- Salary- When you own an S Corporation, the IRS has salary guidelines on how much you should be paying yourself. The IRS has created an outline of what’s called “reasonable compensation” that should be paid to the owner. There are a myriad number of factors including industry averages, number of hours worked, and what is being paid to other employees in the company. S Corporation owners don’t generally like to pay themselves salary because their profits escape half of the social security tax, etc., but one form of ‘how much did I make’ is the salary you pay yourself.
- Net Profit- After you tally up all of your revenue and you subtract out all of your expenses, your profit and loss statement will either be in the black or the red. What’s really relevant is that if the business is profitable, your business checking account should go up every month. The real tricky part of figuring how much you actually made is that once the money is in your business checking account you have some choices. You can choose to reinvest the money in the business. You can choose to let it sit in the bank account. You can choose to move money from your business account to your personal checking account. This is what is known as a distribution. As with all corporations, the profit and loss may not tell the whole story. What you earned in your mind will technically be the money you moved from the company to you minus the federal and state taxes you’ll have to pay on that money.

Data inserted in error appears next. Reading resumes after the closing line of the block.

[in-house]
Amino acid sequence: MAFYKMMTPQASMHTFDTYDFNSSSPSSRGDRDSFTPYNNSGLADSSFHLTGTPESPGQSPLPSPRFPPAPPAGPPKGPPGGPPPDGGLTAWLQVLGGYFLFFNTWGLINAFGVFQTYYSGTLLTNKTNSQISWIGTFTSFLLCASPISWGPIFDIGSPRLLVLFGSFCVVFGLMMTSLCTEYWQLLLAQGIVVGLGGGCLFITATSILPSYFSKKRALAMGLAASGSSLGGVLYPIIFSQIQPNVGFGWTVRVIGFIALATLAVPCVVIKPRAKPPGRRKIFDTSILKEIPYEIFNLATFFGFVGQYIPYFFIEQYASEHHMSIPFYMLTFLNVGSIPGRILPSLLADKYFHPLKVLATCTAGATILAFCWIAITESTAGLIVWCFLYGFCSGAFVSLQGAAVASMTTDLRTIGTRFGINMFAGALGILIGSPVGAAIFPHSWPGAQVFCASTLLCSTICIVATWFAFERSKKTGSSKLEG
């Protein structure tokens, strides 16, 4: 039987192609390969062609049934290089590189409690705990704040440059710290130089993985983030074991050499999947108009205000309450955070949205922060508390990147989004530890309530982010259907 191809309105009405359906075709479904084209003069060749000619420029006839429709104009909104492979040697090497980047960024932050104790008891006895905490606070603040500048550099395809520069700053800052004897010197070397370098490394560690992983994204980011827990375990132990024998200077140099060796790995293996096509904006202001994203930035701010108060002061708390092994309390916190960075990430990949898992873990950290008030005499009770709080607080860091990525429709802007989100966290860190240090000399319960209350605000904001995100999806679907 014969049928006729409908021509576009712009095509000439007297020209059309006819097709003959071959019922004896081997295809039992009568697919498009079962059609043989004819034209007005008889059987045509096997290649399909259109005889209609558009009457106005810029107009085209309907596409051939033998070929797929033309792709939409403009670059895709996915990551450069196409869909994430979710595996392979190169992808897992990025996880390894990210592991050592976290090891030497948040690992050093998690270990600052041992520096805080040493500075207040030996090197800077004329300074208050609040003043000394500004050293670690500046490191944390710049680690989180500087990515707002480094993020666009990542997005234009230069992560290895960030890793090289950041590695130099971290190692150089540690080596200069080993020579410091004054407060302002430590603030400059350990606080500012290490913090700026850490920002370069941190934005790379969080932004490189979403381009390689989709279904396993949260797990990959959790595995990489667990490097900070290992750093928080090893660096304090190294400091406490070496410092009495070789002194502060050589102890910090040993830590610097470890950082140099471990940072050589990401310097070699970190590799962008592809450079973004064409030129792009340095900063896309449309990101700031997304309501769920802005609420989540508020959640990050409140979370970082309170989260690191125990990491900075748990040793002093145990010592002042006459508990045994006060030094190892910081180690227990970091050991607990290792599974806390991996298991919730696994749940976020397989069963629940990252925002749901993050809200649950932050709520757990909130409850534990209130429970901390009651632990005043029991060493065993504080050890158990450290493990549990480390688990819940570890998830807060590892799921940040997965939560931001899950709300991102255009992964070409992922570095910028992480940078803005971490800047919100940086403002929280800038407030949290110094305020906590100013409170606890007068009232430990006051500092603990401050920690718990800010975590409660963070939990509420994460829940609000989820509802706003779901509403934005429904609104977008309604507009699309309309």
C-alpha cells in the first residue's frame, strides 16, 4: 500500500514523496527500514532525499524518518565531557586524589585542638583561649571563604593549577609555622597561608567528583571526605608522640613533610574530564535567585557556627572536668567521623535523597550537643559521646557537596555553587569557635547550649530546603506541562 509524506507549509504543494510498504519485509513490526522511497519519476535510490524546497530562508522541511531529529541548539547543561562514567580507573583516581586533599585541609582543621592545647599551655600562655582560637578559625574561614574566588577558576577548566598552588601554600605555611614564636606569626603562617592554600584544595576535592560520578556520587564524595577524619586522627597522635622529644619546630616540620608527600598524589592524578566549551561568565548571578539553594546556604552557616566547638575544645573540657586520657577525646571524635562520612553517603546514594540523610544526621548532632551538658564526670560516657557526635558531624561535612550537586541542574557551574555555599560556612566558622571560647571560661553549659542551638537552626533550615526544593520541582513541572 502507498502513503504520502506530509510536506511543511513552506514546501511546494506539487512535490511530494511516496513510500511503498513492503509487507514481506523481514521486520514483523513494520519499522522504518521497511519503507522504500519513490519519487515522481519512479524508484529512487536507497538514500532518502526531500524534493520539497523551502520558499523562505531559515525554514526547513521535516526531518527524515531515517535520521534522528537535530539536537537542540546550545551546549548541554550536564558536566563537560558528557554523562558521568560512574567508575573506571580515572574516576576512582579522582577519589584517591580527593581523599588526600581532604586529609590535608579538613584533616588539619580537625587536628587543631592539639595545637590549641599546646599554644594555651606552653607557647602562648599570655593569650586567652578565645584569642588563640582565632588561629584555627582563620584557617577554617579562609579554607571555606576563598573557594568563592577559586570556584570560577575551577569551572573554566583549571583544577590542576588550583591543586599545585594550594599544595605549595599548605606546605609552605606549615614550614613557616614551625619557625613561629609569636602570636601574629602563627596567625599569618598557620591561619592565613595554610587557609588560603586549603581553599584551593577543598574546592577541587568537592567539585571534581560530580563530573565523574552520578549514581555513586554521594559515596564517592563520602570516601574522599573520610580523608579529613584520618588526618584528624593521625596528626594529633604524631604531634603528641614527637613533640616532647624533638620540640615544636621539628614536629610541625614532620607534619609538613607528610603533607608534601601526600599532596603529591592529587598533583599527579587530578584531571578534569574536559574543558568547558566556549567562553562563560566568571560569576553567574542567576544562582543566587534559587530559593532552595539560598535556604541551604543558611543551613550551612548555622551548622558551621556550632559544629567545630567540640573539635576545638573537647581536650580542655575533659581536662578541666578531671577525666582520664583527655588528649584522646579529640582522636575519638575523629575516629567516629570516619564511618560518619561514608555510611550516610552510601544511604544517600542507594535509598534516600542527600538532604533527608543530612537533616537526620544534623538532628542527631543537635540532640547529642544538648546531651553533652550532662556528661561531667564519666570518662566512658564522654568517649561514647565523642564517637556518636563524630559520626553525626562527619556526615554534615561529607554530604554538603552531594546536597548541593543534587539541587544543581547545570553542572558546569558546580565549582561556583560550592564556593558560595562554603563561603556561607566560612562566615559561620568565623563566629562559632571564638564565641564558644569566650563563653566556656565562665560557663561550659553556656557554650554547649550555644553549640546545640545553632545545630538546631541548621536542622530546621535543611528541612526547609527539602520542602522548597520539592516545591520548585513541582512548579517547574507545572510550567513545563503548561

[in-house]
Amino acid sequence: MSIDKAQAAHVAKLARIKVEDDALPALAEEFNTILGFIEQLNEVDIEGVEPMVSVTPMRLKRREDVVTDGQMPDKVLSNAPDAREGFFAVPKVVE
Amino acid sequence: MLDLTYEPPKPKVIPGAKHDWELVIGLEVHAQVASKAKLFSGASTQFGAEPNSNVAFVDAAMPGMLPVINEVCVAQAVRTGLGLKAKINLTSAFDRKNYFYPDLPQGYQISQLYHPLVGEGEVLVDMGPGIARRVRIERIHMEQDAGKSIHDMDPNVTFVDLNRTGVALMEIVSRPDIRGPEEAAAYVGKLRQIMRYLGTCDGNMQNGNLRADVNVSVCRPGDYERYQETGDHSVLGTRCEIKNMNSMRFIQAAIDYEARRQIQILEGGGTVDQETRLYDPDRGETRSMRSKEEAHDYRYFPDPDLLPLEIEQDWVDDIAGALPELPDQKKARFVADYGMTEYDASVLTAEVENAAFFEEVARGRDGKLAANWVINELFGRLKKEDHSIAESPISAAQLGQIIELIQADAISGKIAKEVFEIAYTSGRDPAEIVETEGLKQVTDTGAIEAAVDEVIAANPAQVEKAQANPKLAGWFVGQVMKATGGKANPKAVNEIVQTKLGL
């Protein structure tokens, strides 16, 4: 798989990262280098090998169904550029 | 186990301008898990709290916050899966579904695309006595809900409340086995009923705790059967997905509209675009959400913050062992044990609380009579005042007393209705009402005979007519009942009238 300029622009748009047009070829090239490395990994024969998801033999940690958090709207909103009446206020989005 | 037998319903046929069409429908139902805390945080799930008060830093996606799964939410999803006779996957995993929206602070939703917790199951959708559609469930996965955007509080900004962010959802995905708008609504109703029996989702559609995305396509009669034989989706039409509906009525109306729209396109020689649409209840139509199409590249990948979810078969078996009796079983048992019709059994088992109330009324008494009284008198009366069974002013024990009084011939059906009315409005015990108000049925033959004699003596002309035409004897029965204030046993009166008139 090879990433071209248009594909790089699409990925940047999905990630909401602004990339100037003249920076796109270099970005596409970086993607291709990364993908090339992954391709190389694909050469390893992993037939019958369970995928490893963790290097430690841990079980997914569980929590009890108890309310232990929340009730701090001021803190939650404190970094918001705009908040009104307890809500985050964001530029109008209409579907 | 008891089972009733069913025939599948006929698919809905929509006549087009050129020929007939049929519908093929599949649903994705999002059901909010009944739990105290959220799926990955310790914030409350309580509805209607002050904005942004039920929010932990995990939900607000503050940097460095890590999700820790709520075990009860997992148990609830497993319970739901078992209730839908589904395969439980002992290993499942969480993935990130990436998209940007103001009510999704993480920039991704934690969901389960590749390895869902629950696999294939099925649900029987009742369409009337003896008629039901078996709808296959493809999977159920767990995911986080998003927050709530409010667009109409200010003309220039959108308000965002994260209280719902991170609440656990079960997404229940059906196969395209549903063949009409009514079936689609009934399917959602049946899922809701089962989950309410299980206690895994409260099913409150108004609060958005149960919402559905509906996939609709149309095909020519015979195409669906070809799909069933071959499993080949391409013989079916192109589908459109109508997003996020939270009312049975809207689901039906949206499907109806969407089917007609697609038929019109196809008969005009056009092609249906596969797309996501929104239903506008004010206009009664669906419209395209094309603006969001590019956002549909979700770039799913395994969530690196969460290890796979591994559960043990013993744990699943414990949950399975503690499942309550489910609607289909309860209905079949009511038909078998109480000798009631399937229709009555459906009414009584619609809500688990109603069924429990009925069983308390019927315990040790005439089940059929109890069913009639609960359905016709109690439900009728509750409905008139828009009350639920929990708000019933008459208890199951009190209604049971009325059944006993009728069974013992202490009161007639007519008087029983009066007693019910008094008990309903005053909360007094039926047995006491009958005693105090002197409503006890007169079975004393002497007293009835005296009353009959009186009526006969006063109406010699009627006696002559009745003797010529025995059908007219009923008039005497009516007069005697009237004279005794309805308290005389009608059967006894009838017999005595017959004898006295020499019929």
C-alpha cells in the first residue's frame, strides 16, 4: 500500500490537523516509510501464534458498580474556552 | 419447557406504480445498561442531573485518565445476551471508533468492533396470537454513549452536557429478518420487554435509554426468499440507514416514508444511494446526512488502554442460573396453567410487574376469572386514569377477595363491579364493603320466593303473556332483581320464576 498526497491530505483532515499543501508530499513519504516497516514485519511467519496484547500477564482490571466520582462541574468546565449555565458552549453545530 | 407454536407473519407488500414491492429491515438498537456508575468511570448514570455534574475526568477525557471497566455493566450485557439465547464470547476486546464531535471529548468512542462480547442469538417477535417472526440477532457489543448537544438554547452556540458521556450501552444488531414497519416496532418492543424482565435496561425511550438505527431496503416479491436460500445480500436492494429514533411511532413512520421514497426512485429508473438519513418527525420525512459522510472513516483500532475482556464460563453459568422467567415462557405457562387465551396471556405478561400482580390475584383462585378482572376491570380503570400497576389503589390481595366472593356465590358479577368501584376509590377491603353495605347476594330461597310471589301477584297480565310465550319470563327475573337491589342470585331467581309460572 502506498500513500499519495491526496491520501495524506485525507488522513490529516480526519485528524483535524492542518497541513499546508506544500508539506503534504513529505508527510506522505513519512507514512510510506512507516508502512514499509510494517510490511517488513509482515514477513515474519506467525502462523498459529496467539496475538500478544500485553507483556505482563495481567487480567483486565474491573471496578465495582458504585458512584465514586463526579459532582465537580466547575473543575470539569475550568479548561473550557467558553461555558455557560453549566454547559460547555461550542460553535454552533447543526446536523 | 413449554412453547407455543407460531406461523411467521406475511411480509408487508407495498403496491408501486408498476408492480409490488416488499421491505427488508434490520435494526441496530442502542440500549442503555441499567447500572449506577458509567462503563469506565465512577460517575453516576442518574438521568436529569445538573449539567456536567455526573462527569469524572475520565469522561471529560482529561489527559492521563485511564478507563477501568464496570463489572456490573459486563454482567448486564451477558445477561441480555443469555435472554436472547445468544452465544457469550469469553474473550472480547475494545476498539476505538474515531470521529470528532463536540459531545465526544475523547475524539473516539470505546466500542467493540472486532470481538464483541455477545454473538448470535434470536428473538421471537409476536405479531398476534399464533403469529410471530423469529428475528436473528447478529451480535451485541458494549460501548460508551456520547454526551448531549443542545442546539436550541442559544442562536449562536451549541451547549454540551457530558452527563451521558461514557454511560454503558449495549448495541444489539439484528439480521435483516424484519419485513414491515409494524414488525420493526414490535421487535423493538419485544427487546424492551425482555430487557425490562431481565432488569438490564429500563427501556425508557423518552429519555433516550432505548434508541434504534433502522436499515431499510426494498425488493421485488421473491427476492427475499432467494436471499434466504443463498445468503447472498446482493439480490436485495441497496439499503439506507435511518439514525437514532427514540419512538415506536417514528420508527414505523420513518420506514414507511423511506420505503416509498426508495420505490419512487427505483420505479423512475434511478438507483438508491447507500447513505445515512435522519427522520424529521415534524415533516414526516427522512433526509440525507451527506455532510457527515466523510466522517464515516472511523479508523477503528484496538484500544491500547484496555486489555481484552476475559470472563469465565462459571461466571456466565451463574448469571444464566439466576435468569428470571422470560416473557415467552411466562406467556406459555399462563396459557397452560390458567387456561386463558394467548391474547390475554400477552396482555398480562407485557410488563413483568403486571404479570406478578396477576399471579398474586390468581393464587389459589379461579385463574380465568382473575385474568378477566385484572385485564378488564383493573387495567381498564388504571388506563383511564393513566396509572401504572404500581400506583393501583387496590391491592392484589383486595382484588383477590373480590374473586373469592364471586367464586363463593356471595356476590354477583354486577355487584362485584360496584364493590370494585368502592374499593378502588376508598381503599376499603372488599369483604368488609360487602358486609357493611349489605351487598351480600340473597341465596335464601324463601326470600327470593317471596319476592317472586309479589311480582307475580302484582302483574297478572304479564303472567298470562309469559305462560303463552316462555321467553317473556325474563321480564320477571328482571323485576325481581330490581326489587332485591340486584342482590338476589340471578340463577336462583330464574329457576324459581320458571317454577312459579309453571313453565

- Add Backs- Many business owners will have items that the business pays for them in the course of doing business. This can range from a cell phone to meals and entertainment. Although this isn’t a form of cash compensation, an S Corporation owner should try to note what kind of expenses the business is picking up as otherwise they would have to pay for them out of pocket with after tax money. These expenses should be considered in the analysis of what you made as the owner.
- Loans- Some owners don’t pay themselves a distribution, but they take loans from the company. This is a way to extract compensation from the company and keep the net profits down in the business.